But that has about as much chance of ever happening as an asteroid wiping out all life on the planet.

  2. #2 george.w
    July 3, 2009

    Channeling Gerry Spence here, but if you want to know why our country can’t make much progress, see Southern Pacific Railroad vs. Santa Clara County. The decision effectively made persons out of corporations.

  3. #3 Comrade PhysioProf
    July 3, 2009

    The health insurance industry owns Congress.

  4. #4 D. C. Sessions
    July 3, 2009

    But that has about as much chance of ever happening as an asteroid wiping out all life on the planet.

    I don’t see how you can even dream that it’s that high. We know that comet impacts can (and have) happened. On the other hand …

  5. #5 Matt Springer
    July 3, 2009

    It’s a version of the classic effect: everyone loathes congress, but most people like their own congressman.

    For government healthcare, while most people like universal coverage in the abstract, an even higher percentage (generally almost 90%) personally like their own coverage. Thus support for government health is wide, but shallow. Not nearly so many are willing to risk adverse affects a specific government plan might have on their own current coverage.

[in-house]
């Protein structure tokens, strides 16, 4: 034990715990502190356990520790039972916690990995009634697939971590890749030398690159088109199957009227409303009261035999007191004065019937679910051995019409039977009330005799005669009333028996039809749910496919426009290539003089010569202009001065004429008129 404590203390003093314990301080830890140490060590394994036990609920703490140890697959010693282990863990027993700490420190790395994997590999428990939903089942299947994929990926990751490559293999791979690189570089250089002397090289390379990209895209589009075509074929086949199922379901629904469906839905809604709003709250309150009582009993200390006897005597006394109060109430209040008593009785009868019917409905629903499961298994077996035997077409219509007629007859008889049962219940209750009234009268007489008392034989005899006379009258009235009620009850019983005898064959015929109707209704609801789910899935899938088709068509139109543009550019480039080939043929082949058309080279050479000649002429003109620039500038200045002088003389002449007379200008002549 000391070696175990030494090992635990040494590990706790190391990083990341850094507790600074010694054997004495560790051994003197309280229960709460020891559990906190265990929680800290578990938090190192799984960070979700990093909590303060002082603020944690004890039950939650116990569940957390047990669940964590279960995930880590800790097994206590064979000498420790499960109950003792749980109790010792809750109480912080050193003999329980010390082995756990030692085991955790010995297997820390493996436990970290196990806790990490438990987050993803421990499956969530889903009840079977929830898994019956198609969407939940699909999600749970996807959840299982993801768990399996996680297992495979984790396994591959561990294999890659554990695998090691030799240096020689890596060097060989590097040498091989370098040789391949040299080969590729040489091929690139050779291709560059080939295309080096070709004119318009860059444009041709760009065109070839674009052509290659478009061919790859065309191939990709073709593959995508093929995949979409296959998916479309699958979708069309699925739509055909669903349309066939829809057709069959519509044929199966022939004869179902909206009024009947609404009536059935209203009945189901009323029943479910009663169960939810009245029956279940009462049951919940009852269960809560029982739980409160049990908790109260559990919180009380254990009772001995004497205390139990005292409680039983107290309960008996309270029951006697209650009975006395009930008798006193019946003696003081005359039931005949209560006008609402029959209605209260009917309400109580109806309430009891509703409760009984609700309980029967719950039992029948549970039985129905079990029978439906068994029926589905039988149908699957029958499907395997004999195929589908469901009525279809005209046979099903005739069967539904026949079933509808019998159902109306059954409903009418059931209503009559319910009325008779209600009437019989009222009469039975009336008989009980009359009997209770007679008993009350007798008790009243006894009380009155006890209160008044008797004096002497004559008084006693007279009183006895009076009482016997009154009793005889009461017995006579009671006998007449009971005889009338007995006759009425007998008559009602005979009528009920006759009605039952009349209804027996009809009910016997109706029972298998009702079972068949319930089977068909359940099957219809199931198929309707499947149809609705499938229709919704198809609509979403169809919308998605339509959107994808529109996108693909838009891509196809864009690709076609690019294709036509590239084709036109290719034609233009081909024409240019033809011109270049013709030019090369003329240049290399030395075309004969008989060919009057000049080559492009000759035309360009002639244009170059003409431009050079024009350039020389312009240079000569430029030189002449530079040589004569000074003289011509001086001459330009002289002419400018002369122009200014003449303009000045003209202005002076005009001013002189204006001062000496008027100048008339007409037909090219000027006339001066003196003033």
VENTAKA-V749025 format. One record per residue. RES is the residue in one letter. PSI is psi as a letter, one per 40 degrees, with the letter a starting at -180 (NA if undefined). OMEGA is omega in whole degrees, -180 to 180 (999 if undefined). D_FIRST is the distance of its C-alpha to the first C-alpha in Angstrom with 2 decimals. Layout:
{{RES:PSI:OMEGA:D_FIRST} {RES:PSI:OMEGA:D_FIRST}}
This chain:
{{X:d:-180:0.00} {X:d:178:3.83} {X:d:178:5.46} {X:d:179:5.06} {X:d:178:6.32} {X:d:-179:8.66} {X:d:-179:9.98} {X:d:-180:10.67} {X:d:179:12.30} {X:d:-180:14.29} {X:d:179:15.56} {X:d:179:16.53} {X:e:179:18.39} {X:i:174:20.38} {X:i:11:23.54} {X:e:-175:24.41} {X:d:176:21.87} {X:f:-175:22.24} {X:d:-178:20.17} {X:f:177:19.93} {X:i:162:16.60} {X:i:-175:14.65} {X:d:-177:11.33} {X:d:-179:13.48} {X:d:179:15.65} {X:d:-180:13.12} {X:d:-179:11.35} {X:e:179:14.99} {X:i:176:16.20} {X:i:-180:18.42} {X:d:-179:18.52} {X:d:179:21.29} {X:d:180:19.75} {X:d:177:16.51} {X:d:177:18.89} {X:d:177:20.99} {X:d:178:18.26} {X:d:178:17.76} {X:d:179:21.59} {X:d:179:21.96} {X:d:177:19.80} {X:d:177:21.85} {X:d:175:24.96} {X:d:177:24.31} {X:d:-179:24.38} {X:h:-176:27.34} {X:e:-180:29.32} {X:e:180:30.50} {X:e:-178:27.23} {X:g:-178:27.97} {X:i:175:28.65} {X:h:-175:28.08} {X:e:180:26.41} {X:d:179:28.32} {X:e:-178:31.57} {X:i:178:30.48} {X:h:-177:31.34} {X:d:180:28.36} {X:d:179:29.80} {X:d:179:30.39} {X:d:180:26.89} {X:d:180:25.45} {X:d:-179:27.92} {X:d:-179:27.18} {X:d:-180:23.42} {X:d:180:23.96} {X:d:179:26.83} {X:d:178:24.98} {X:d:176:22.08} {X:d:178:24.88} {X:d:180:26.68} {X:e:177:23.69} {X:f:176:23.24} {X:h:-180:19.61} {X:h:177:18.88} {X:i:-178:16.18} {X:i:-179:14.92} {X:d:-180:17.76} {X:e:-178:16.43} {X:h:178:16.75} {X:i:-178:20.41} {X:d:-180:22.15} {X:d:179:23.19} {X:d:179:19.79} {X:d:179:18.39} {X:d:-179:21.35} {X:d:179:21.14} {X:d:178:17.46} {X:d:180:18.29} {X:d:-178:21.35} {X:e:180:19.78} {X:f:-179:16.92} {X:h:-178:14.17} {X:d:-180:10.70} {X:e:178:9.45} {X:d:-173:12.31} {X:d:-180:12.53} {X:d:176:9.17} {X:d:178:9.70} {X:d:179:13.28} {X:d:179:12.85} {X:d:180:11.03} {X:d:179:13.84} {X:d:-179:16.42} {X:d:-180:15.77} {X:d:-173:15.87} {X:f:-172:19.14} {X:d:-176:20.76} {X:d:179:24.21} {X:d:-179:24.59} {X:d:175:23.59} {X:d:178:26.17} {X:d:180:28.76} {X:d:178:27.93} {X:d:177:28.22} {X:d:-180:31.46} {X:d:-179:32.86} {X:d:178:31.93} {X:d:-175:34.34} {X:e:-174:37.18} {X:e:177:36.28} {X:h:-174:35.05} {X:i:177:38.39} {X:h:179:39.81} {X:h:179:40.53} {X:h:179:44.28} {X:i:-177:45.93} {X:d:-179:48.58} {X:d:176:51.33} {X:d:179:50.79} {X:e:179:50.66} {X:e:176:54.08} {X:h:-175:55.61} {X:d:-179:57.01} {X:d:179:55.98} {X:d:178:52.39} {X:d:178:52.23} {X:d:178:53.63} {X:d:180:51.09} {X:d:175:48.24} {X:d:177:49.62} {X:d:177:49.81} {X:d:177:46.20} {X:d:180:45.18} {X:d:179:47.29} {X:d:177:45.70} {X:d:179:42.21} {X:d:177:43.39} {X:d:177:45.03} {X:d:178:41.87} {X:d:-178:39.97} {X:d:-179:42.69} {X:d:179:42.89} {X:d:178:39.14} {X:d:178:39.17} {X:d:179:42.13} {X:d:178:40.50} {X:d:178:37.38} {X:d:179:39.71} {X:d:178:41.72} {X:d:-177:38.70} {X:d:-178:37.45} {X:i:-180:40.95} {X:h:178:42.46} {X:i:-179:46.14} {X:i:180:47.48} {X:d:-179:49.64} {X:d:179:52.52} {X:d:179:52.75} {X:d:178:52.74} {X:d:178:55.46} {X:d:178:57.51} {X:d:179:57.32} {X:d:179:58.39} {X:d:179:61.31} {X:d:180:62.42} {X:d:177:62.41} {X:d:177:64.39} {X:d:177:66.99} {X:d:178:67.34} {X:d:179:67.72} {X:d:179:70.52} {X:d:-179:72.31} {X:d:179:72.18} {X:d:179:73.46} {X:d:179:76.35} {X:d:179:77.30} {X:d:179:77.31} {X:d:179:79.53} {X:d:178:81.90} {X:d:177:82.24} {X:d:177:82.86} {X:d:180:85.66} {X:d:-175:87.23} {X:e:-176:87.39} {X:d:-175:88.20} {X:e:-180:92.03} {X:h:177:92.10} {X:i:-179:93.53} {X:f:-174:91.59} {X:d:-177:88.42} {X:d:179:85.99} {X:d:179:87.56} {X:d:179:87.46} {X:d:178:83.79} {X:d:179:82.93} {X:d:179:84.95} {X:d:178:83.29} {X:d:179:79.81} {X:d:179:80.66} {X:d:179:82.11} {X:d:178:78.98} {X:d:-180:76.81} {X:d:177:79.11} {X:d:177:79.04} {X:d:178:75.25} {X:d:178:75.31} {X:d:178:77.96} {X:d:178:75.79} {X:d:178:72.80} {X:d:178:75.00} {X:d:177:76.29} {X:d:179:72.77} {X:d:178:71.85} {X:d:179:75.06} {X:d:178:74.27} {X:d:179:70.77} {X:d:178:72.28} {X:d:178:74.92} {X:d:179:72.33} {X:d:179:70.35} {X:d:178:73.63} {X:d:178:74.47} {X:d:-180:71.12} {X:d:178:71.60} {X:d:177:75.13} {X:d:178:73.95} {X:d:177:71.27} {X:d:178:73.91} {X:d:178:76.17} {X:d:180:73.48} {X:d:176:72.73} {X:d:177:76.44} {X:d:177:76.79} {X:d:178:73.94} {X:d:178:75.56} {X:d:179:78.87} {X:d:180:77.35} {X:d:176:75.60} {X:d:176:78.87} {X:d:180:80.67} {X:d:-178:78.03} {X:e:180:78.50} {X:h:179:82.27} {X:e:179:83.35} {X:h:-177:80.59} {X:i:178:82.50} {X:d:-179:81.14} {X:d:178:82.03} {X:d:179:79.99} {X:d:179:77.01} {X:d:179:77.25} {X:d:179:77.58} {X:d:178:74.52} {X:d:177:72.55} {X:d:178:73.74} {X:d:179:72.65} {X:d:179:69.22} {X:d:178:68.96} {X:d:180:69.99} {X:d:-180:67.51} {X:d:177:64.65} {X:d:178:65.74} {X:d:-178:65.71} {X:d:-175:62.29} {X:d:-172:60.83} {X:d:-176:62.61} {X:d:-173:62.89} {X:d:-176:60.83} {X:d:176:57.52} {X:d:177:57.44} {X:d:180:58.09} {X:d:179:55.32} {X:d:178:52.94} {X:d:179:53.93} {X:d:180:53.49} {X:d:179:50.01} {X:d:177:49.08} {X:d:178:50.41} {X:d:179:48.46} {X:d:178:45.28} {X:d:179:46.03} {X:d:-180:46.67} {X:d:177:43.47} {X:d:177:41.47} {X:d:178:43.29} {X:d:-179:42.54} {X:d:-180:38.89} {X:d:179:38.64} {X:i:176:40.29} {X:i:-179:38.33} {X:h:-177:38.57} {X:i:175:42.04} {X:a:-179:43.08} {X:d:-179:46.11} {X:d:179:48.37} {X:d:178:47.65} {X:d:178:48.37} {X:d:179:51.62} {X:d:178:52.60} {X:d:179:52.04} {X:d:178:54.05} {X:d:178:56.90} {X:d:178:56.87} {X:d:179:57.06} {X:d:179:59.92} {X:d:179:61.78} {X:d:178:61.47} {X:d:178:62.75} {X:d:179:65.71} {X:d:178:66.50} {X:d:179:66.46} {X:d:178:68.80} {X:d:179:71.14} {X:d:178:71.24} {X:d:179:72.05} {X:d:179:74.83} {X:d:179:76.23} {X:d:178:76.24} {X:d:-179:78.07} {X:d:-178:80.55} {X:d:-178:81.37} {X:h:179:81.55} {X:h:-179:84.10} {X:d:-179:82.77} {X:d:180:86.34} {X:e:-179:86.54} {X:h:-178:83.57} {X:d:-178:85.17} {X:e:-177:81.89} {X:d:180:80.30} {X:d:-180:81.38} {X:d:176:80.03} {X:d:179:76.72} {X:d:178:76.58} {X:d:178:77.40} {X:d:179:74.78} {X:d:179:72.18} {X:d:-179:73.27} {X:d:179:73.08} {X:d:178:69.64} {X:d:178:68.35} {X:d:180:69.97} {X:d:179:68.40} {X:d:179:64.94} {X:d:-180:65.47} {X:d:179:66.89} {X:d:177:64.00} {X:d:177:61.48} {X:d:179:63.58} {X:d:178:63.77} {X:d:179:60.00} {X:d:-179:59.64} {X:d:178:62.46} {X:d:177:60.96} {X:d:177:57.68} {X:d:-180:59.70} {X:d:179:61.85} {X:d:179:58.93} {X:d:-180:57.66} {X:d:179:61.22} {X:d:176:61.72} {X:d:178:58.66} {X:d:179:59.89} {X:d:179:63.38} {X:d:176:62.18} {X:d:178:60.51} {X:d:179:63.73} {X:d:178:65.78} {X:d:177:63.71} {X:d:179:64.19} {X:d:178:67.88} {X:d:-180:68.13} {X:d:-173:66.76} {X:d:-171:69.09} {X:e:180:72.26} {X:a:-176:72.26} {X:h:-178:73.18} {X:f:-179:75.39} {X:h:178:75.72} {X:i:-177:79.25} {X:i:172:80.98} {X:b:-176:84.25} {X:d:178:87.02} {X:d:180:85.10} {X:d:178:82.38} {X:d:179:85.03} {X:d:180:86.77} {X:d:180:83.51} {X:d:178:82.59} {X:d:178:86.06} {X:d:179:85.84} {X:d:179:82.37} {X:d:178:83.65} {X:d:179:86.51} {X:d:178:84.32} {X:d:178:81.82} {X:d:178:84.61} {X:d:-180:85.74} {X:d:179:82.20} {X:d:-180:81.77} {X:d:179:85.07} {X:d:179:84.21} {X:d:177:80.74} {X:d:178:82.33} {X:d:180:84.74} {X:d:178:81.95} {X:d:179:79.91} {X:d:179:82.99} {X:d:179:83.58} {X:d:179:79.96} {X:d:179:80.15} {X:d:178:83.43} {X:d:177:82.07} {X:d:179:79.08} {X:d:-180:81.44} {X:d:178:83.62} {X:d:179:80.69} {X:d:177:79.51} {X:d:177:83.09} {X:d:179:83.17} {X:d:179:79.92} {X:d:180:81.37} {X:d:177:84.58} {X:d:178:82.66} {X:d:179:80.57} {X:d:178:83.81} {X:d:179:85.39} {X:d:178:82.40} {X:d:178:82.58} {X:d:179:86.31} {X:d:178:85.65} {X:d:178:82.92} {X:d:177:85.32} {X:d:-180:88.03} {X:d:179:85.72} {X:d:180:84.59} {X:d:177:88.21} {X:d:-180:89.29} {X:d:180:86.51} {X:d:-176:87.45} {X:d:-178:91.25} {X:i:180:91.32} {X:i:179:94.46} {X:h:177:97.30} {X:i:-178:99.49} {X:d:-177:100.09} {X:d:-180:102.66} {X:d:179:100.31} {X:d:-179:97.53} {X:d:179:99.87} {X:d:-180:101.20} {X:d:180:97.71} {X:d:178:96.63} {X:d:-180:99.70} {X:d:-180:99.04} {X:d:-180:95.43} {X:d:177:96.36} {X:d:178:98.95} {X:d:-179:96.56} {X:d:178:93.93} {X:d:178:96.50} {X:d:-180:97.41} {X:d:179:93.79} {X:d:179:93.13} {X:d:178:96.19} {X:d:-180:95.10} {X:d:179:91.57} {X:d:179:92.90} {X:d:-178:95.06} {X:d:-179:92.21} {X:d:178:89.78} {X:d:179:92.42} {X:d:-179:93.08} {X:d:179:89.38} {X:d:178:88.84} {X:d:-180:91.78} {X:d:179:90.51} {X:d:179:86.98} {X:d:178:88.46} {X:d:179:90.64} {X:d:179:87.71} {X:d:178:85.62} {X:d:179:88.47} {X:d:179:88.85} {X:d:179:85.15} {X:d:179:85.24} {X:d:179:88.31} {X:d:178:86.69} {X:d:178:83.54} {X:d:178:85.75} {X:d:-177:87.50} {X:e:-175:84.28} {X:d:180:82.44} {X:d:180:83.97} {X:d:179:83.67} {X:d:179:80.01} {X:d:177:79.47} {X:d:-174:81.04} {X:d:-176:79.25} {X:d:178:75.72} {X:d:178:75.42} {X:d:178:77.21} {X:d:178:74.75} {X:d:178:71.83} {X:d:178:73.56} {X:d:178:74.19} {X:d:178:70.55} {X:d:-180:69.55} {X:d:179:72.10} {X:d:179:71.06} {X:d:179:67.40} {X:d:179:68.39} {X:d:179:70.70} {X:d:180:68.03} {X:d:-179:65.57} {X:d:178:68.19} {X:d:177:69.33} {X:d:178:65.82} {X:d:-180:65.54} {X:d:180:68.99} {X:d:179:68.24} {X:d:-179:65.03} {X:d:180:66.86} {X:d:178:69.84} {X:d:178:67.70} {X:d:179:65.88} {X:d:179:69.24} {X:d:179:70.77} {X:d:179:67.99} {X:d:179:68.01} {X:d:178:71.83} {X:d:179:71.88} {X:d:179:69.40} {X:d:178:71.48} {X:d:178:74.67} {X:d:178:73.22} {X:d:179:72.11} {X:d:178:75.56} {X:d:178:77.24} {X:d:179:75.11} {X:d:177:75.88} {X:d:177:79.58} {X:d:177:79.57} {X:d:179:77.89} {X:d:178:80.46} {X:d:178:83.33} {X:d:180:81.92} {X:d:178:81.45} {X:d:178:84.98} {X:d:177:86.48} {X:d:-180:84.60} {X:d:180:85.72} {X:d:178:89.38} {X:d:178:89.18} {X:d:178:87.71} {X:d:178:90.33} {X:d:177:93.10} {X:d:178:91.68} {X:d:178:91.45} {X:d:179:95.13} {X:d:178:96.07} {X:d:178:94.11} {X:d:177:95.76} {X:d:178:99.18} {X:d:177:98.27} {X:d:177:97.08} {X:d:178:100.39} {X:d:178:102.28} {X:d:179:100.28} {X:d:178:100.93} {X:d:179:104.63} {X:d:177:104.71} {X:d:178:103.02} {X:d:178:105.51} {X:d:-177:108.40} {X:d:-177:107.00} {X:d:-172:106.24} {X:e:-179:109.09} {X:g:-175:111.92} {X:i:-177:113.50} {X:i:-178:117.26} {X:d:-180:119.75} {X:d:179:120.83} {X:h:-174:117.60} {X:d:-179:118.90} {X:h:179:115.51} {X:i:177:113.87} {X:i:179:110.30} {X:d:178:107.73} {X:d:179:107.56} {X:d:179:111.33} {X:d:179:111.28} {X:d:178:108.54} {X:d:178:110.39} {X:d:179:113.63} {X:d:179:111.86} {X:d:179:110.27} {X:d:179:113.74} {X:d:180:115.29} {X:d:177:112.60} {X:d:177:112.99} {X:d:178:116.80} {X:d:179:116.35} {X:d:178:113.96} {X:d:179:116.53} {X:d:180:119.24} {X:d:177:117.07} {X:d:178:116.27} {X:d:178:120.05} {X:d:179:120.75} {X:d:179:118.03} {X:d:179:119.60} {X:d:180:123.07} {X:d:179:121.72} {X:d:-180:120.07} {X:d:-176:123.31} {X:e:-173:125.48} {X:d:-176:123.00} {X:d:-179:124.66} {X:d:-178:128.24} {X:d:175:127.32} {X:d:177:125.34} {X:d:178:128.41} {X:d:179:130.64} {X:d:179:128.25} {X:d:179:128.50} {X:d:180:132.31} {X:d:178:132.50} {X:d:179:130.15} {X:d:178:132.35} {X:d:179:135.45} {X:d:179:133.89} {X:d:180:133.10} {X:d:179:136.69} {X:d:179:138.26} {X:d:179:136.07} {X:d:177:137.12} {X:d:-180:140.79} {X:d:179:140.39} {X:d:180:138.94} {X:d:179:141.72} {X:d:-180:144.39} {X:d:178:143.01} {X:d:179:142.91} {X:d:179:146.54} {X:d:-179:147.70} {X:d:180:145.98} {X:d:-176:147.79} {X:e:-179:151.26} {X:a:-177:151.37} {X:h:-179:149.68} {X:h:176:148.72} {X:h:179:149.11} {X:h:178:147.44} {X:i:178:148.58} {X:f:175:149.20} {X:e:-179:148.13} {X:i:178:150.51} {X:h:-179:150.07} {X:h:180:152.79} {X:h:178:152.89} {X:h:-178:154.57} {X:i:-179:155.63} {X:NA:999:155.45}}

6. #6 ponderingfool
    July 4, 2009

    For government healthcare, while most people like universal coverage in the abstract, an even higher percentage (generally almost 90%) personally like their own coverage.
    ******************
    Of course that is an already rationed group, those with coverage. Considering most people at any given moment are healthy also biases such a survey. A friend of mine loved his/her coverage until they got ill recently. Then they realized what was not covered & how care was rationed. Asked them last year they would have given it high marks. Now not so much. Nothing changed except her/his health.

  7. #7 Sandy
    July 9, 2009

    The problem with the “asymptote of stoopid” is that the truly stupid people don’t realize which end of the curve they’re on. You know, like people who think there’s an urgent need to fix the most innovative industry in the country by organizing its financing along the lines of a bankrupt government program.

    You’re right–you can’t cure stupid, you can only hope to contain it. I can only hope that the likes of Bernie Sanders continues to be ignored, as I shall ignore your silly little blog from now on.